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Yoga And Licensing: Parallels To Pilates?


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#1 Carole Amend

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Posted 17 March 2010 - 02:35 PM

Hi all : )

Back in July, I posted an entry NYTimes Article: Regulation and Yoga Teacher Training about the following article: Yoga Faces Regulation, and Firmly Pushes Back. Yoga teachers came together to form Yoga for New York:

Yoga for NY was founded in June 2009 by a group of yoga teacher trainers, yoga teachers and yogis determined to minimize government intervention in yoga teacher training. Hundreds of yoga lovers across the state have become involved in one way or another.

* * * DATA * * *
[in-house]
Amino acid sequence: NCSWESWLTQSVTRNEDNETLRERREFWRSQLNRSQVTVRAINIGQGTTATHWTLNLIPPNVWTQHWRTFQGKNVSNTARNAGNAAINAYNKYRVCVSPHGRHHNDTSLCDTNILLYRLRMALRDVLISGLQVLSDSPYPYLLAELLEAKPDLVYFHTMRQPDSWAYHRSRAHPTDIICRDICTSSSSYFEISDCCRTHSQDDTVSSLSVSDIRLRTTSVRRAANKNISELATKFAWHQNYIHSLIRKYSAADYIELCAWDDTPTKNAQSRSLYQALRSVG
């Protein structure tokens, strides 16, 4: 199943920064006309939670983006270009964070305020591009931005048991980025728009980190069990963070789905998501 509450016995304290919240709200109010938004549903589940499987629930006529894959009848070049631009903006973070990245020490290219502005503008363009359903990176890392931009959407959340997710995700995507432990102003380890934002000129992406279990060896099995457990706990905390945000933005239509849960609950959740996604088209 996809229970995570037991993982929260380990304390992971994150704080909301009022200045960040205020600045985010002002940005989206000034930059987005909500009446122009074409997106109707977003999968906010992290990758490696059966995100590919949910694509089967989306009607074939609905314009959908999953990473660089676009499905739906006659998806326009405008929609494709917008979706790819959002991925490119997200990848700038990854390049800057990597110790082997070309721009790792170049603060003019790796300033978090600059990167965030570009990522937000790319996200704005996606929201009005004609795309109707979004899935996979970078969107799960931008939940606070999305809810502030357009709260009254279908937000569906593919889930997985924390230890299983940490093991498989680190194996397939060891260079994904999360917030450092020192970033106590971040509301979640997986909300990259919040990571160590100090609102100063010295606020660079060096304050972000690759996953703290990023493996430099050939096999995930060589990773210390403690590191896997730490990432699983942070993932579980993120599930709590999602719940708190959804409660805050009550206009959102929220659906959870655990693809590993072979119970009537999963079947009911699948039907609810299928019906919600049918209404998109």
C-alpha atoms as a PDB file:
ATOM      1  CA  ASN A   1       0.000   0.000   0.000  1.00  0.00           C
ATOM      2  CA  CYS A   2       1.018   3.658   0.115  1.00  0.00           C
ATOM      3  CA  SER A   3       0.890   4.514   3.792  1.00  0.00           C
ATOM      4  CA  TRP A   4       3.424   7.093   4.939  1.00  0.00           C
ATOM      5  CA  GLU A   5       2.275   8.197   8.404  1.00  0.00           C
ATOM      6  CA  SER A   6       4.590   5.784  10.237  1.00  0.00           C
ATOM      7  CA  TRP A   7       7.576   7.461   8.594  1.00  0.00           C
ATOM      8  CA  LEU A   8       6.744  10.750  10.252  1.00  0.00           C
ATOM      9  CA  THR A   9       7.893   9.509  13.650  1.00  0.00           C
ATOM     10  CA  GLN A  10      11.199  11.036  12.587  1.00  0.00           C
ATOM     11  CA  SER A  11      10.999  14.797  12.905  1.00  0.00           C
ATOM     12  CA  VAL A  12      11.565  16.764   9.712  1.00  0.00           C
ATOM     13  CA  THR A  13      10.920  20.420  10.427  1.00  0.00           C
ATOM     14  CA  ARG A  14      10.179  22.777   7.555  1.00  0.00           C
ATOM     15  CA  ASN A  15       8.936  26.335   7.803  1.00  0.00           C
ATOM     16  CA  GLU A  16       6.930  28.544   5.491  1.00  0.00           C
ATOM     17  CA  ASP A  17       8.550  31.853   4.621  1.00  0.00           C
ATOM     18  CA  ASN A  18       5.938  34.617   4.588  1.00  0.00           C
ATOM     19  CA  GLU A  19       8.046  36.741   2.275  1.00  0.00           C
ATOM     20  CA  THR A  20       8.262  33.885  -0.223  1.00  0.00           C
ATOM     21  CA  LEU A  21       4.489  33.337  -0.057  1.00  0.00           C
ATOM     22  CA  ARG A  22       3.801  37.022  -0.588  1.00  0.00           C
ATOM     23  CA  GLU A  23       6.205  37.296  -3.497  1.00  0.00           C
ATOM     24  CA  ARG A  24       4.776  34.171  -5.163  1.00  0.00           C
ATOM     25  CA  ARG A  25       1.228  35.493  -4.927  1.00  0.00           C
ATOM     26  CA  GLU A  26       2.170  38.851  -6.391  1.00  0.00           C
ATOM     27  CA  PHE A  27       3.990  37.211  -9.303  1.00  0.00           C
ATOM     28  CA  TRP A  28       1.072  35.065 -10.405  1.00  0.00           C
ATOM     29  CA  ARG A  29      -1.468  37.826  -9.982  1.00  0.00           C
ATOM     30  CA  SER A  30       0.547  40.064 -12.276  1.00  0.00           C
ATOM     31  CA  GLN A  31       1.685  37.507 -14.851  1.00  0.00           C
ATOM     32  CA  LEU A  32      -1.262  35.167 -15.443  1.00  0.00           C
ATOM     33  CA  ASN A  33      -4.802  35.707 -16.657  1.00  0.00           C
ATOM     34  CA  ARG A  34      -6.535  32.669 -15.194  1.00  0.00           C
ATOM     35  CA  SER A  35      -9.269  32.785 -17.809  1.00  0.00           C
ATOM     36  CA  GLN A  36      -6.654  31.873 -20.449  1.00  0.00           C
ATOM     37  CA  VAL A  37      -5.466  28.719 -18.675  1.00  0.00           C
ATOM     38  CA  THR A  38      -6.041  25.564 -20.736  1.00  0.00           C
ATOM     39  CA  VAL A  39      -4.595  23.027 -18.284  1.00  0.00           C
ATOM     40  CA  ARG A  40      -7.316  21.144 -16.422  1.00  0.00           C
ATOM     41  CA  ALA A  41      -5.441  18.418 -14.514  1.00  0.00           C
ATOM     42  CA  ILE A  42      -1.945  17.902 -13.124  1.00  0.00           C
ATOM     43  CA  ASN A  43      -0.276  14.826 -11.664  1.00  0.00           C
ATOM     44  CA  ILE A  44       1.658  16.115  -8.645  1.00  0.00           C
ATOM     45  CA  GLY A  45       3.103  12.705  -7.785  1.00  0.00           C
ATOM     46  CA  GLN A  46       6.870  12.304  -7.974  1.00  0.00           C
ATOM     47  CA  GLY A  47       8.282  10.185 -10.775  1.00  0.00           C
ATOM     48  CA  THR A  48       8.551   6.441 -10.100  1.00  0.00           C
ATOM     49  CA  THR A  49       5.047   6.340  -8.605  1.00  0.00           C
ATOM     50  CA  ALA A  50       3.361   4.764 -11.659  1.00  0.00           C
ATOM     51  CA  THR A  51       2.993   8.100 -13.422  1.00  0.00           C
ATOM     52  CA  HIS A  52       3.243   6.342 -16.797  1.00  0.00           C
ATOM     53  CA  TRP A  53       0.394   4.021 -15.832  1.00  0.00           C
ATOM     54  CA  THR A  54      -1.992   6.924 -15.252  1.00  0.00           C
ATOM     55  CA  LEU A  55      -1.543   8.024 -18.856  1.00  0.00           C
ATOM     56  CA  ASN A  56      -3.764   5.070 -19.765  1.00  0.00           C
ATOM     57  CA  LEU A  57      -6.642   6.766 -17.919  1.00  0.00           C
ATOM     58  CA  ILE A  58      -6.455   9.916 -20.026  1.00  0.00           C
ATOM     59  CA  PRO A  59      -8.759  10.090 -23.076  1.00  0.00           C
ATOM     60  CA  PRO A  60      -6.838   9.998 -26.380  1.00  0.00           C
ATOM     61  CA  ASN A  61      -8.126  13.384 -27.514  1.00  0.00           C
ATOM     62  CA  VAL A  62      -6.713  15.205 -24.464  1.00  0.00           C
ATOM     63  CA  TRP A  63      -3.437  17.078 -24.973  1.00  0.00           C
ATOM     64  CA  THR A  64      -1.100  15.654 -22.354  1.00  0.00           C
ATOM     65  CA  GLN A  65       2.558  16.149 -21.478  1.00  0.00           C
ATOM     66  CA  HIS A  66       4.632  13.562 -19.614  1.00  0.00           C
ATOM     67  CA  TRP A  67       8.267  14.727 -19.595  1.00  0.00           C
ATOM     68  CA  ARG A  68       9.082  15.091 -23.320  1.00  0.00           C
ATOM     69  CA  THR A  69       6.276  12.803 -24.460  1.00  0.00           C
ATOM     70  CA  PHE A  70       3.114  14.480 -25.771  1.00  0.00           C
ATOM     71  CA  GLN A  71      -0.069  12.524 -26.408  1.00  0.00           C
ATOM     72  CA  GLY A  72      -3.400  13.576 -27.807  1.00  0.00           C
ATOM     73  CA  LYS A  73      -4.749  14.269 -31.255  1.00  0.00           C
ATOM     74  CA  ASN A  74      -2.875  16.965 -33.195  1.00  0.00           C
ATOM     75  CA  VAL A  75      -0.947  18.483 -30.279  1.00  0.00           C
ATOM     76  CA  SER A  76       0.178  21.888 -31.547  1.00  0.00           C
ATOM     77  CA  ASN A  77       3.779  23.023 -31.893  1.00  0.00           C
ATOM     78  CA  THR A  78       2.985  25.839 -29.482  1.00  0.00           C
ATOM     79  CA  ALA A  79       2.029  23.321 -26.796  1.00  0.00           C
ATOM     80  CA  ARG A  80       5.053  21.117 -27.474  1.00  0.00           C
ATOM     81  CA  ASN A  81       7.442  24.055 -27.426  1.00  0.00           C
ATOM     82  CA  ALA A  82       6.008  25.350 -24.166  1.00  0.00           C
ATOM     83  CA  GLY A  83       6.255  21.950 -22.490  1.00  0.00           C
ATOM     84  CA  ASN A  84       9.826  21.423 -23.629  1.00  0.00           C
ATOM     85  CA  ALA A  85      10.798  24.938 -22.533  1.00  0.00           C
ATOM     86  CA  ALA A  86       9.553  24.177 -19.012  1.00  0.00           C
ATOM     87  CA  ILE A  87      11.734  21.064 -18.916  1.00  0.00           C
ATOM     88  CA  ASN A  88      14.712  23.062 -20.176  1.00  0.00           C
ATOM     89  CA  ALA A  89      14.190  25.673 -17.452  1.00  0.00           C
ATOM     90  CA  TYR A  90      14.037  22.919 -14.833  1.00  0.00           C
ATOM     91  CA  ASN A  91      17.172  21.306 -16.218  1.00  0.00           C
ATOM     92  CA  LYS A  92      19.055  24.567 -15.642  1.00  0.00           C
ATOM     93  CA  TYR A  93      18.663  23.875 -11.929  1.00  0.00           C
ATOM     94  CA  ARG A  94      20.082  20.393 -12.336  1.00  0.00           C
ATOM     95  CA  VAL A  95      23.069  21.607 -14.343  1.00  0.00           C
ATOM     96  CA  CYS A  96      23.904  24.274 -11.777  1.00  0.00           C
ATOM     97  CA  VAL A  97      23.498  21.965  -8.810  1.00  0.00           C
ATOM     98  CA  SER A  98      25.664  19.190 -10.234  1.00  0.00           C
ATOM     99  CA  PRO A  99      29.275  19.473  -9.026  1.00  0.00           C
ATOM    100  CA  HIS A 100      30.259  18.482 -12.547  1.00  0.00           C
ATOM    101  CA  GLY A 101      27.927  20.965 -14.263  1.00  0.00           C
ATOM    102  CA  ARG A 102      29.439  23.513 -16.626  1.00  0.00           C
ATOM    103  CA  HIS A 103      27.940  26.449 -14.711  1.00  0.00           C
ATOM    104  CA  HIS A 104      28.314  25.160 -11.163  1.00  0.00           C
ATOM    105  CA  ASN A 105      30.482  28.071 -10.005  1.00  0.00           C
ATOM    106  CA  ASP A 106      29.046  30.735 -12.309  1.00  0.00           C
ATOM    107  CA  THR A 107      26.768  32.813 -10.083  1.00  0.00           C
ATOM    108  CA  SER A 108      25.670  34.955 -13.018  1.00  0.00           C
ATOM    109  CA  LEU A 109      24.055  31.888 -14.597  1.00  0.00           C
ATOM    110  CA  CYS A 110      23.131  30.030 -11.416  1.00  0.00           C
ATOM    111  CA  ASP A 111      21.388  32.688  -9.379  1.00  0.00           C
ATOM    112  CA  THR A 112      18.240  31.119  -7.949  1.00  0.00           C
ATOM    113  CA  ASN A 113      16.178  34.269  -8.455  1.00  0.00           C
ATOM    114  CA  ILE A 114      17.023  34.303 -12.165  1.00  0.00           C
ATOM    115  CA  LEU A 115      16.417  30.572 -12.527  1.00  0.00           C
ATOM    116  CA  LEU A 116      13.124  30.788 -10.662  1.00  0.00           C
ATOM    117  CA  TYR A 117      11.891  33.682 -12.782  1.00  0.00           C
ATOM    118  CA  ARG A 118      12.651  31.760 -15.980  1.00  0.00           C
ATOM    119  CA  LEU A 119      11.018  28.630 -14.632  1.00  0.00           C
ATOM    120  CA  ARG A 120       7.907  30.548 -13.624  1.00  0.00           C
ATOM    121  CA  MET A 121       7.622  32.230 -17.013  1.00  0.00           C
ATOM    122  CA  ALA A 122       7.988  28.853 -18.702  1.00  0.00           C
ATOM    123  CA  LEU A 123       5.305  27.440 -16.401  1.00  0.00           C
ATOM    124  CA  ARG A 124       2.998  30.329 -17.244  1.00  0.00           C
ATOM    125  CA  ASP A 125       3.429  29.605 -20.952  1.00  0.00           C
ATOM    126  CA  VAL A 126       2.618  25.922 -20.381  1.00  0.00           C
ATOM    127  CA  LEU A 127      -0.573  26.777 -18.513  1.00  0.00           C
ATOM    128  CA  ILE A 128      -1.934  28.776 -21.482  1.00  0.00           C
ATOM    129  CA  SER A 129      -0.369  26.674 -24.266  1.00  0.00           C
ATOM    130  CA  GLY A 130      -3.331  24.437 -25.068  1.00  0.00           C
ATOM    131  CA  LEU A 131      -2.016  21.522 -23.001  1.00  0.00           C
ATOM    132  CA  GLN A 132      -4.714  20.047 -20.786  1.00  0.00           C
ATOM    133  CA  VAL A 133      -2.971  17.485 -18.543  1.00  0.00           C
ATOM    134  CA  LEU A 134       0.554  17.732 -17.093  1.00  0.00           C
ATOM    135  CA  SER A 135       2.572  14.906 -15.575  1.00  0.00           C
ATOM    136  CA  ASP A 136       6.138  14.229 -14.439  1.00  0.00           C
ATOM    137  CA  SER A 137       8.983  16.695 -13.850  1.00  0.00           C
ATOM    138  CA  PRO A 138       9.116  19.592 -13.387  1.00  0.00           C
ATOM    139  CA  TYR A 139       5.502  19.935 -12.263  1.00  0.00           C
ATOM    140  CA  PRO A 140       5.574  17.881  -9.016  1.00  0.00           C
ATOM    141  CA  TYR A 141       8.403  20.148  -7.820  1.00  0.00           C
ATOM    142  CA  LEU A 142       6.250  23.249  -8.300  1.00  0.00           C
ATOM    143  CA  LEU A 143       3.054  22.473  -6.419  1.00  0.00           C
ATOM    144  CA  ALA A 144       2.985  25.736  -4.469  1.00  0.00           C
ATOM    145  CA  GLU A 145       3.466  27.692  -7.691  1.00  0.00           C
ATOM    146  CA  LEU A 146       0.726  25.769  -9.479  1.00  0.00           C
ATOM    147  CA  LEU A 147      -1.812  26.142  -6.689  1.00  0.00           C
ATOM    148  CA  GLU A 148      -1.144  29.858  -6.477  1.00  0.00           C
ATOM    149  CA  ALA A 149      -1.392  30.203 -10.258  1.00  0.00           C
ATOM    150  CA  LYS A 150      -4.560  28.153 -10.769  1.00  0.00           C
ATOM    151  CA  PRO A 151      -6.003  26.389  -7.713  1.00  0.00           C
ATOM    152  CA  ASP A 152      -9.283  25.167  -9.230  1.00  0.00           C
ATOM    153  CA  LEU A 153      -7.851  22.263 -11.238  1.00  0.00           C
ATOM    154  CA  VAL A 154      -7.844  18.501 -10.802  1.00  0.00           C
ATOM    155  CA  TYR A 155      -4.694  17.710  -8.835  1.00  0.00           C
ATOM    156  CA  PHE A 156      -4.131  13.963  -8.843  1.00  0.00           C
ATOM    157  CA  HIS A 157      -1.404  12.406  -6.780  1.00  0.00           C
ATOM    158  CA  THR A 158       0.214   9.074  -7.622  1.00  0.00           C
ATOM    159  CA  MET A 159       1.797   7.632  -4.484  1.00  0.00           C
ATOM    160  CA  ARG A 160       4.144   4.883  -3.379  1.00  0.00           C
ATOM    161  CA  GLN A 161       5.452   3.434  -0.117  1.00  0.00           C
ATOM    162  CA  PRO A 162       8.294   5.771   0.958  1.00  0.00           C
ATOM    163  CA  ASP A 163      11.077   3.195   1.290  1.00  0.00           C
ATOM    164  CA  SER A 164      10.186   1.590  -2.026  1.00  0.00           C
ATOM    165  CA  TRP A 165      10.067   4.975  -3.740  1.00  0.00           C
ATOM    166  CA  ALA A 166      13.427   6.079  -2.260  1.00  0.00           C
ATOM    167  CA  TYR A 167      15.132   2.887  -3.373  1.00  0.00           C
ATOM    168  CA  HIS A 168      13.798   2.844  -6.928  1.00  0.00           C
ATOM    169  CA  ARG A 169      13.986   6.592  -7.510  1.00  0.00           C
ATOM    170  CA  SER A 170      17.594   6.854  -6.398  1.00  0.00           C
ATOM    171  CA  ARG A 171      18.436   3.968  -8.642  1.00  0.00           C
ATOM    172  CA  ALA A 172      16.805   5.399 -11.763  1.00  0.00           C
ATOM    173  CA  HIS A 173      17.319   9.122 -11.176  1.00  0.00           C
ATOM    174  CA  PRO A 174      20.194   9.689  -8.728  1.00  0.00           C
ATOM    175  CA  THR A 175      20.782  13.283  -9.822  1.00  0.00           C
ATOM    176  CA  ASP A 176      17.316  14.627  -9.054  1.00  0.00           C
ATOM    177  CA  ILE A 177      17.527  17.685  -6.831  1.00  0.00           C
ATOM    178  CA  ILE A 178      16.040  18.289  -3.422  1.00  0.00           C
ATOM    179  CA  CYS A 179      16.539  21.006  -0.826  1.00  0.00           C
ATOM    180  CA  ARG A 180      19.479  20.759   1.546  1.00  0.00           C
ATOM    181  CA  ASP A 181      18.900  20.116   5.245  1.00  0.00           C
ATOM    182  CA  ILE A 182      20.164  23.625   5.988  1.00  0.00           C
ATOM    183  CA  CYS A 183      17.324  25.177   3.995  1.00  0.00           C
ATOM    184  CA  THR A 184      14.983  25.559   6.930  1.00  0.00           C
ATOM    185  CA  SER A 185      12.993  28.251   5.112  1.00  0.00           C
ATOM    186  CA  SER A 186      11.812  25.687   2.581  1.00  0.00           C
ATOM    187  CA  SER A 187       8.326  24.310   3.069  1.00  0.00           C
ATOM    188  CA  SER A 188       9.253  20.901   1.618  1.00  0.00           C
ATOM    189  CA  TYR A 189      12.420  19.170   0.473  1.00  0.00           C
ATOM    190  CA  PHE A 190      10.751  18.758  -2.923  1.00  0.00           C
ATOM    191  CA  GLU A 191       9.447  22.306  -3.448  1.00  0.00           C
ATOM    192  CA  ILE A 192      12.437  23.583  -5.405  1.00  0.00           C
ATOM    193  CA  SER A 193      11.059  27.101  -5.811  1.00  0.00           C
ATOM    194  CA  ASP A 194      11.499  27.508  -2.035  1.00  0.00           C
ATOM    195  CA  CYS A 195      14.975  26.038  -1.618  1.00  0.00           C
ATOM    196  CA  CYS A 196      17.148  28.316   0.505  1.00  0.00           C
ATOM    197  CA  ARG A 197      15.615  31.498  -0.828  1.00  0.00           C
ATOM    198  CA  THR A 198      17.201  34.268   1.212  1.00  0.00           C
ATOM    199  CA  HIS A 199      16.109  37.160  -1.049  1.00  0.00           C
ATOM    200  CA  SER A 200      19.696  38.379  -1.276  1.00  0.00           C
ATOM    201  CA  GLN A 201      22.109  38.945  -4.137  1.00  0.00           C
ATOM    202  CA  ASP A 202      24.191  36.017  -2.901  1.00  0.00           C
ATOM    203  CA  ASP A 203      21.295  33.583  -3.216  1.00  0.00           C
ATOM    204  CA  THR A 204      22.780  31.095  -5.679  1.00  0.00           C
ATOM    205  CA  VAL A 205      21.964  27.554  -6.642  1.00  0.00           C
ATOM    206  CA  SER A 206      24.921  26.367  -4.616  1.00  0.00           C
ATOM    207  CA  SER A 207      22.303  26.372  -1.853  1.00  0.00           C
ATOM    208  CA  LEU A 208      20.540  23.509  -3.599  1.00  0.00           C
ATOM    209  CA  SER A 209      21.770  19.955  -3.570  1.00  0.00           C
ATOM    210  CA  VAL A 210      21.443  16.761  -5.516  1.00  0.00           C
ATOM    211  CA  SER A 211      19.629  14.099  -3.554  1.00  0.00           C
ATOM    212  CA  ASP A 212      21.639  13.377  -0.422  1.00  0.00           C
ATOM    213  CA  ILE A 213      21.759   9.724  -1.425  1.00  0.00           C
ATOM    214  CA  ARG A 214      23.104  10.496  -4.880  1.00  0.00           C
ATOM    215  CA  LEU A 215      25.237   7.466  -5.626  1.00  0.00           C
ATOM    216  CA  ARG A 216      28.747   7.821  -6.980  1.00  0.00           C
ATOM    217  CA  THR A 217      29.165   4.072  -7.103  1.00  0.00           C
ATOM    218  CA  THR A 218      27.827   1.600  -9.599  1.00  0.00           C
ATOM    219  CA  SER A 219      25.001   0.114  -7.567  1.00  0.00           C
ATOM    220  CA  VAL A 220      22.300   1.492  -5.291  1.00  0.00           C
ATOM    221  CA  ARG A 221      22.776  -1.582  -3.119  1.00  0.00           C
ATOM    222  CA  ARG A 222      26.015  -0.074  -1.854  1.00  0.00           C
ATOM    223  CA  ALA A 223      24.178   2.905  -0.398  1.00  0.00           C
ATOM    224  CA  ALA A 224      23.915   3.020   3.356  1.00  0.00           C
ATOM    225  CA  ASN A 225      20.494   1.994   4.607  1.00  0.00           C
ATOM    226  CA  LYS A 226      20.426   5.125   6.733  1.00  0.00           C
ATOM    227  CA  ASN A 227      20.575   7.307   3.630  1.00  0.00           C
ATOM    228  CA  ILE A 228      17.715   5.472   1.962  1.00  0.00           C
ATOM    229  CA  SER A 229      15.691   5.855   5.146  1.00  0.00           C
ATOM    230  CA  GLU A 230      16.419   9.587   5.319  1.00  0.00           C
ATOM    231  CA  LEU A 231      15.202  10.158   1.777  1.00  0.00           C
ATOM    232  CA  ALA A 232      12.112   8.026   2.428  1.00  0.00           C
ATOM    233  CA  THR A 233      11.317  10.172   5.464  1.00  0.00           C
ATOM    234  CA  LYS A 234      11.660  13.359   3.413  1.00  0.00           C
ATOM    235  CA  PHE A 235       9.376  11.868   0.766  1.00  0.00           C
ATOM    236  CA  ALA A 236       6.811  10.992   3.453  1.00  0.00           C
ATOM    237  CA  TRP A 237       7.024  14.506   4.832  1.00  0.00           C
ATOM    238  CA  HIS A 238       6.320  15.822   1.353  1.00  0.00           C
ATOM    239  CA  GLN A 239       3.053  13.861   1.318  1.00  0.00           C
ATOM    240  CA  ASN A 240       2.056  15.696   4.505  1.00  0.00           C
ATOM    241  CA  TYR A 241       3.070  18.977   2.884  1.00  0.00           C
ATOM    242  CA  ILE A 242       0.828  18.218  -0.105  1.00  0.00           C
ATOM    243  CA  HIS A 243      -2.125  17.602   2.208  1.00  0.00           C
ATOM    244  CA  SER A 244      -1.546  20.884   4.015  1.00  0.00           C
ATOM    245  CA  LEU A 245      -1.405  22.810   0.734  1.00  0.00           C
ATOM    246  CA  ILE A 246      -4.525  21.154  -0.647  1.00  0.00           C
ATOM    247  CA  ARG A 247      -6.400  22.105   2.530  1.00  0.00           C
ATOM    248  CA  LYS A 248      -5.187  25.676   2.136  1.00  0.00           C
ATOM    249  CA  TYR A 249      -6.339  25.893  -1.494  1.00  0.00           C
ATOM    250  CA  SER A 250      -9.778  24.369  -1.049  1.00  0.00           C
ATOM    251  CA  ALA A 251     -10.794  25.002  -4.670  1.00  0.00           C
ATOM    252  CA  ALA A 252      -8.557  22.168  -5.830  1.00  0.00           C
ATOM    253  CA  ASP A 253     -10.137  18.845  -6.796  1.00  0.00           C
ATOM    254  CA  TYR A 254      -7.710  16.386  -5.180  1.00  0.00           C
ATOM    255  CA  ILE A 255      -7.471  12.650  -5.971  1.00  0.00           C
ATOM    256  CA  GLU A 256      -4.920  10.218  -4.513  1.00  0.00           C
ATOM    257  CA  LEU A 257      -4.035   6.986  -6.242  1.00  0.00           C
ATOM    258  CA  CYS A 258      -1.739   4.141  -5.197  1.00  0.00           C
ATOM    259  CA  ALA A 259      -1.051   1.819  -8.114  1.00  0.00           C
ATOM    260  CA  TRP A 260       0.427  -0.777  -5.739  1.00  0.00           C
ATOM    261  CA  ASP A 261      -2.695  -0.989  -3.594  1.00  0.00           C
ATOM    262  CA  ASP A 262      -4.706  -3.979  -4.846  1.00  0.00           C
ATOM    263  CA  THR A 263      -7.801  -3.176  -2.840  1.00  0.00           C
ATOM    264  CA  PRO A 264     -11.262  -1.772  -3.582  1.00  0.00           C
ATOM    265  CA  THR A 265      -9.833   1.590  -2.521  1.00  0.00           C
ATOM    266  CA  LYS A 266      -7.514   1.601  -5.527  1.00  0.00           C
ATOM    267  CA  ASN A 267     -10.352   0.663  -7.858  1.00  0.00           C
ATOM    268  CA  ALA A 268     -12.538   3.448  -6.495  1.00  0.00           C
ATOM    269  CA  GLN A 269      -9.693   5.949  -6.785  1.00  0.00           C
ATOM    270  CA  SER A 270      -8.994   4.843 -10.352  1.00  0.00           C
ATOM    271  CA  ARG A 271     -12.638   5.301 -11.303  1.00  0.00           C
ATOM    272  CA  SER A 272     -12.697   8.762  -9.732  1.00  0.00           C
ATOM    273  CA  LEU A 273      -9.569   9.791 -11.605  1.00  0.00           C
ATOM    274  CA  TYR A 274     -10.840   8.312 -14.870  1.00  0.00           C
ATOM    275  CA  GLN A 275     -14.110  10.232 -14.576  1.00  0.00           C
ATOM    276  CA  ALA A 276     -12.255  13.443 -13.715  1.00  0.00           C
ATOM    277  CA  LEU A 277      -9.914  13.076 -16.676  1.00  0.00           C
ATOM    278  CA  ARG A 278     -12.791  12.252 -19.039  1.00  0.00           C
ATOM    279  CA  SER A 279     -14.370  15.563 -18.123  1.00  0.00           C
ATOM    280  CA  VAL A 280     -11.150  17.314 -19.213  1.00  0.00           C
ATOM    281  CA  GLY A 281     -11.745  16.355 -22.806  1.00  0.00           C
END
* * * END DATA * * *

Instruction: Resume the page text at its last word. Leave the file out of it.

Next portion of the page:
The following is a quote from an article that appeared just a few days ago in the New York Times, Yoga License Rebellion May Soon Claim Victory:

In the next 10 days, almost a year after the dispute began, Gov. David A. Paterson is expected to approve a bill that would exempt training programs for yoga teachers from state regulation under laws intended to provide oversight of vocational schools. "People doubted we could do it," said Alison West, a yoga instructor and the executive director of Yoga for New York, a nonprofit group established to fight the regulation effort. "Everyone is very excited."